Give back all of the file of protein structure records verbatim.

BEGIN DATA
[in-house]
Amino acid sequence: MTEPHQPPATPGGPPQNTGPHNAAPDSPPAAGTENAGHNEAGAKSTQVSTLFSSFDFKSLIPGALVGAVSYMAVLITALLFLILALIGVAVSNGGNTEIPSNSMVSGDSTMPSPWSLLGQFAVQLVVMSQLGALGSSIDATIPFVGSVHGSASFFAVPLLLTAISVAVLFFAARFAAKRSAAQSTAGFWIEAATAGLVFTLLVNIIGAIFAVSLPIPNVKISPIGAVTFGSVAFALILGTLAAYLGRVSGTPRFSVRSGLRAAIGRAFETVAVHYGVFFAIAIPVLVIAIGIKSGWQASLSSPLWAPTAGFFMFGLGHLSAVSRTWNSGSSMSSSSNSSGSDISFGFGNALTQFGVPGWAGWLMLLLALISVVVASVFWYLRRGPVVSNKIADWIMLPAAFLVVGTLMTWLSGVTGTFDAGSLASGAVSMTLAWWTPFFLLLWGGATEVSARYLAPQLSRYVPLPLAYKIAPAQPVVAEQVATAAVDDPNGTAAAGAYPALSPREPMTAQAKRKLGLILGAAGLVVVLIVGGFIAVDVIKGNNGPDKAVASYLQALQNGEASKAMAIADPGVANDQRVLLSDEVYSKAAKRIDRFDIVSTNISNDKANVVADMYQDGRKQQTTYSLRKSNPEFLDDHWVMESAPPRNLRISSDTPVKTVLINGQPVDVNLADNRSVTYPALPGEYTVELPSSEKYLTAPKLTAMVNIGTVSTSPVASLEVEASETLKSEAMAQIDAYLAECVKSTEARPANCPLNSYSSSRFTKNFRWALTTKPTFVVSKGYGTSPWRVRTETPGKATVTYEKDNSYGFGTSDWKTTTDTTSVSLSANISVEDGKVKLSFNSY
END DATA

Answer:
[in-house]
Amino acid sequence: MTEPHQPPATPGGPPQNTGPHNAAPDSPPAAGTENAGHNEAGAKSTQVSTLFSSFDFKSLIPGALVGAVSYMAVLITALLFLILALIGVAVSNGGNTEIPSNSMVSGDSTMPSPWSLLGQFAVQLVVMSQLGALGSSIDATIPFVGSVHGSASFFAVPLLLTAISVAVLFFAARFAAKRSAAQSTAGFWIEAATAGLVFTLLVNIIGAIFAVSLPIPNVKISPIGAVTFGSVAFALILGTLAAYLGRVSGTPRFSVRSGLRAAIGRAFETVAVHYGVFFAIAIPVLVIAIGIKSGWQASLSSPLWAPTAGFFMFGLGHLSAVSRTWNSGSSMSSSSNSSGSDISFGFGNALTQFGVPGWAGWLMLLLALISVVVASVFWYLRRGPVVSNKIADWIMLPAAFLVVGTLMTWLSGVTGTFDAGSLASGAVSMTLAWWTPFFLLLWGGATEVSARYLAPQLSRYVPLPLAYKIAPAQPVVAEQVATAAVDDPNGTAAAGAYPALSPREPMTAQAKRKLGLILGAAGLVVVLIVGGFIAVDVIKGNNGPDKAVASYLQALQNGEASKAMAIADPGVANDQRVLLSDEVYSKAAKRIDRFDIVSTNISNDKANVVADMYQDGRKQQTTYSLRKSNPEFLDDHWVMESAPPRNLRISSDTPVKTVLINGQPVDVNLADNRSVTYPALPGEYTVELPSSEKYLTAPKLTAMVNIGTVSTSPVASLEVEASETLKSEAMAQIDAYLAECVKSTEARPANCPLNSYSSSRFTKNFRWALTTKPTFVVSKGYGTSPWRVRTETPGKATVTYEKDNSYGFGTSDWKTTTDTTSVSLSANISVEDGKVKLSFNSY